[26] The more than double deposition rate in Tamale compared to Kade is in line with the findings of Klose et al. [2010]. They find that the zone of maximum dust event activity is located north of ITD as based on synoptic station data from 1983 to 2008. Furthermore they find that this zone is closely linked to ITD spatiotemporal evolution and that this is especially evident for the months between November and March when Ghana is influenced by the ITD. The remote sensing based observations of the 5 day Harmattan dust plume supports these findings, as estimated AOD values for the column of atmosphere above Tamale are higher than above Kade. However, the lower deposition rate in Kade could also simply be a consequence of the more dense vegetation cover in southern Ghana which, ceteris paribus, reduces the overall dust suspension compared to northern Ghana where vegetation is sparser.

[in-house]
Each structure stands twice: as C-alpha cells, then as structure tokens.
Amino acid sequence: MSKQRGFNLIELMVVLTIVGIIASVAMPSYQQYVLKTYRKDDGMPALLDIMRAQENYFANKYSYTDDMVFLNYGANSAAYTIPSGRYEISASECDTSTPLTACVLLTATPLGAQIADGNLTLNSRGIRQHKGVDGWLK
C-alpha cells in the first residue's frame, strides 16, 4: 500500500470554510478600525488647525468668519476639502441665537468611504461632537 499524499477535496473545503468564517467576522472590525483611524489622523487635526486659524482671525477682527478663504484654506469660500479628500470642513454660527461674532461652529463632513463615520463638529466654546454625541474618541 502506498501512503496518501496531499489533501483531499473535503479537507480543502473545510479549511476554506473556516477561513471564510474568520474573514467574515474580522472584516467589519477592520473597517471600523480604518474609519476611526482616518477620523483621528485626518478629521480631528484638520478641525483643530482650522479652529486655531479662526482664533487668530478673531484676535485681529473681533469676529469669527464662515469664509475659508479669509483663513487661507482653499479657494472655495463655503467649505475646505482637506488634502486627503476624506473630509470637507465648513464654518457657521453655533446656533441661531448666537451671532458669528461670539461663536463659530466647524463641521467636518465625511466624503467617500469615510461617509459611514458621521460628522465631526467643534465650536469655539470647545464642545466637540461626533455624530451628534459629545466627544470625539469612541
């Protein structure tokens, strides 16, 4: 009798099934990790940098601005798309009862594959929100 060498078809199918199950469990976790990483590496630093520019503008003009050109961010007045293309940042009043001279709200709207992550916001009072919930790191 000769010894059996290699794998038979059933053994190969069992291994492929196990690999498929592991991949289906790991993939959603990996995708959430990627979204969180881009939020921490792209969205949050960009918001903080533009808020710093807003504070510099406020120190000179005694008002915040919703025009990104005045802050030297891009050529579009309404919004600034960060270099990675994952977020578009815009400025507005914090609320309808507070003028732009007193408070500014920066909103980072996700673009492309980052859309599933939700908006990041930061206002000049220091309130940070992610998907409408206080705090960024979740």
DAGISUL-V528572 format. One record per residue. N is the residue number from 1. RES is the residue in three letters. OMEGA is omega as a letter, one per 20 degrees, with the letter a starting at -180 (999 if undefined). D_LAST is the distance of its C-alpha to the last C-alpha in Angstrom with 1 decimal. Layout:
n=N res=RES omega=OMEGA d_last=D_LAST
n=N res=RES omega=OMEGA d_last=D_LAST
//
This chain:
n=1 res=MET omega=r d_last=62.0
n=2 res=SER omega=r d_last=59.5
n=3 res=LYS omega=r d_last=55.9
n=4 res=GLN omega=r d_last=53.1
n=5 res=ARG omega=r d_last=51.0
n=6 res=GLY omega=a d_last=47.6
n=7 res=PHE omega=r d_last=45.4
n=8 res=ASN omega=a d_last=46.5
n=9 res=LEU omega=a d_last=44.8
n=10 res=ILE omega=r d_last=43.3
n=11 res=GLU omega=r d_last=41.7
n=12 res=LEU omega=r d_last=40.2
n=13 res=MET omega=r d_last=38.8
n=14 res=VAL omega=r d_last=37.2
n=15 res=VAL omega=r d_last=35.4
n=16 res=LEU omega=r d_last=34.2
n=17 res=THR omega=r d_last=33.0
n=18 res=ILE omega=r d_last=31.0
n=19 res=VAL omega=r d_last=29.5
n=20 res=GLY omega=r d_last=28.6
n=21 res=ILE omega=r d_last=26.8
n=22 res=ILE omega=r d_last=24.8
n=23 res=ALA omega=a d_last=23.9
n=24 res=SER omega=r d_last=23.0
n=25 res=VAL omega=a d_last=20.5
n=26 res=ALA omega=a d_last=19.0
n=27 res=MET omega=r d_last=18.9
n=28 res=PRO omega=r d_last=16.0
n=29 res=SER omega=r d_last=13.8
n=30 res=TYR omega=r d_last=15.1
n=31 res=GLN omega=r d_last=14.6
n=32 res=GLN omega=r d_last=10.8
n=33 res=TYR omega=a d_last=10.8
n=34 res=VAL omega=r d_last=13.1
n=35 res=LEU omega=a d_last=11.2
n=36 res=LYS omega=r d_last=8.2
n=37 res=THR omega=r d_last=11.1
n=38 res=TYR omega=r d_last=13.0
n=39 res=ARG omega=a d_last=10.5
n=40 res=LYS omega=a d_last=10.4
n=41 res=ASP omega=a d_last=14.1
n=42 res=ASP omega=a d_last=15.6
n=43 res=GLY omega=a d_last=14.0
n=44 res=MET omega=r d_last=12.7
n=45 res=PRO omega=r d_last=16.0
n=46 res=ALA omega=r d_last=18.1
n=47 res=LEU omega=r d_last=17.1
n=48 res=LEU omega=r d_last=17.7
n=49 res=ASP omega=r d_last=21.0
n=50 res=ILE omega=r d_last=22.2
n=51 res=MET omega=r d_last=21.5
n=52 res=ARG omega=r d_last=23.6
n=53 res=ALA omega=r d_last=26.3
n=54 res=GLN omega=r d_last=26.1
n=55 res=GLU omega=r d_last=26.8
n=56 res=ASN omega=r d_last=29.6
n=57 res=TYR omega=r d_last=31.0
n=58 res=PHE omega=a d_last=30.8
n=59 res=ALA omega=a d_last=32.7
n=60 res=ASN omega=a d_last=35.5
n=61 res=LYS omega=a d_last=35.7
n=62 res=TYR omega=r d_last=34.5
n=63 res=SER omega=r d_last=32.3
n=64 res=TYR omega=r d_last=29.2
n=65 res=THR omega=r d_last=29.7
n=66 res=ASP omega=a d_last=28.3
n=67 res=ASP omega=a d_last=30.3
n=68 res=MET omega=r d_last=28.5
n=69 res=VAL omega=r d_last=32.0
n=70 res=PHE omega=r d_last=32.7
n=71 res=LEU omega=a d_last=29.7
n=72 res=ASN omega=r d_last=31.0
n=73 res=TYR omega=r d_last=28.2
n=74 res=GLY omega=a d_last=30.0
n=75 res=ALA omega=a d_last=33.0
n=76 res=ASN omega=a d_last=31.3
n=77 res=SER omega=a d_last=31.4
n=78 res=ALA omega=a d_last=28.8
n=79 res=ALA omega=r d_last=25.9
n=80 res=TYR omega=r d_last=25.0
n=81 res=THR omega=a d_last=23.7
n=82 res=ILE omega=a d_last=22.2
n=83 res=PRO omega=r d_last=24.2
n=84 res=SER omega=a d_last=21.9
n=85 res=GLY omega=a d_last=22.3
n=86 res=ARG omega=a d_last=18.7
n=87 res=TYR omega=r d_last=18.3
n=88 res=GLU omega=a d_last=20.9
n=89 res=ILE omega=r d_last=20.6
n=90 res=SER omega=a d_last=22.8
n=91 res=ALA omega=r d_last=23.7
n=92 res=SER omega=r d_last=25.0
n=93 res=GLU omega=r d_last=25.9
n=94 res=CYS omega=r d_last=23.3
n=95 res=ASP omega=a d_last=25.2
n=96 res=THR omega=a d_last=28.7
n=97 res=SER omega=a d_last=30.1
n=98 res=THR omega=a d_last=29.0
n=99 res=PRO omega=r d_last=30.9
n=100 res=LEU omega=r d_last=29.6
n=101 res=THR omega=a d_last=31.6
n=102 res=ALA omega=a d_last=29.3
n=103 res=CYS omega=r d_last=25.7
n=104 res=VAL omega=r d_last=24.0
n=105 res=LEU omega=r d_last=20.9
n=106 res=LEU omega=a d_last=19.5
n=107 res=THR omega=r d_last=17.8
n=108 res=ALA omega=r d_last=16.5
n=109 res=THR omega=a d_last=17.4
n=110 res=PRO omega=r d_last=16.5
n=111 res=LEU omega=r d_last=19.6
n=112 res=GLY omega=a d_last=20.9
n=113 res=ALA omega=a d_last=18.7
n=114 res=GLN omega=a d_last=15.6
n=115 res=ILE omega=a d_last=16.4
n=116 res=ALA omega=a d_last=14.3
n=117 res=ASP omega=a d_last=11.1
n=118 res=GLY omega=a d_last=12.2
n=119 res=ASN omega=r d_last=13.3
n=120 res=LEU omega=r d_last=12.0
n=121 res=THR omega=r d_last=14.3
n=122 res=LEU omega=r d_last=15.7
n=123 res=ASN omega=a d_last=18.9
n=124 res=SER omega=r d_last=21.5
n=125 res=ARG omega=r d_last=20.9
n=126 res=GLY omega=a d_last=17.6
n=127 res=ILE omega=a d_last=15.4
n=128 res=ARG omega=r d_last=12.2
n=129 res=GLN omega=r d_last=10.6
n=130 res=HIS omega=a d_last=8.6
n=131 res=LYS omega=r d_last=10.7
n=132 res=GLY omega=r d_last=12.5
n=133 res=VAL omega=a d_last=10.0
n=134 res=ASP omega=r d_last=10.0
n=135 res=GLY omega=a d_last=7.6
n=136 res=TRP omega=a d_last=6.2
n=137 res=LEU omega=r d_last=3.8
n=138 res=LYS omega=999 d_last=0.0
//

[27] Considering the low deposition rate, the low wind speed, the spread wind rose in the 5 day plume period, the prevailing wind direction in the 3 months sampling period, the 10 and 500 magl back trajectories and finally the AOD values, it is most likely that none or very little long transported Harmattan dust have been deposited on ground in Kade. This study therefore indicates that atmospheric disturbances near the surface are responsible for the dust transportation in Kade and not the NE Harmattan wind. It could be hypothesized that when the Harmattan dust cloud converges with the (non perpendicular) ITD it is undercut by the moist Monsoon air and raised to higher levels in the atmosphere, as reported in by Kalu [1979] in Nigeria. This is in agreement with observation by Stuut et al. [2005] who, offshore of the Ghanaian coast, finds weak surface winds from S to SE, but aeolian material transported from NE at higher altitudes (700–3400 masl), which they attribute to the tilted vertical structure of the ITD. This tilted structure is also confirmed here by the 10 and 500 m Kade wind mass trajectories, as the 10 m trajectory moves further north than the 500 m before turning toward a NE direction (Figure 4) and by the gradually uplift of both the 500 and 10 magl forward trajectories in Kade and Tamale. It could also be argued that the uplifting of the dust plume is necessary to get the dust affecting the countries around Gulf of Guinea transported to the Amazon forest as reported by, e.g., Koren et al. [2006], Ben-Ami et al. [2010], and Huang et al. [2010].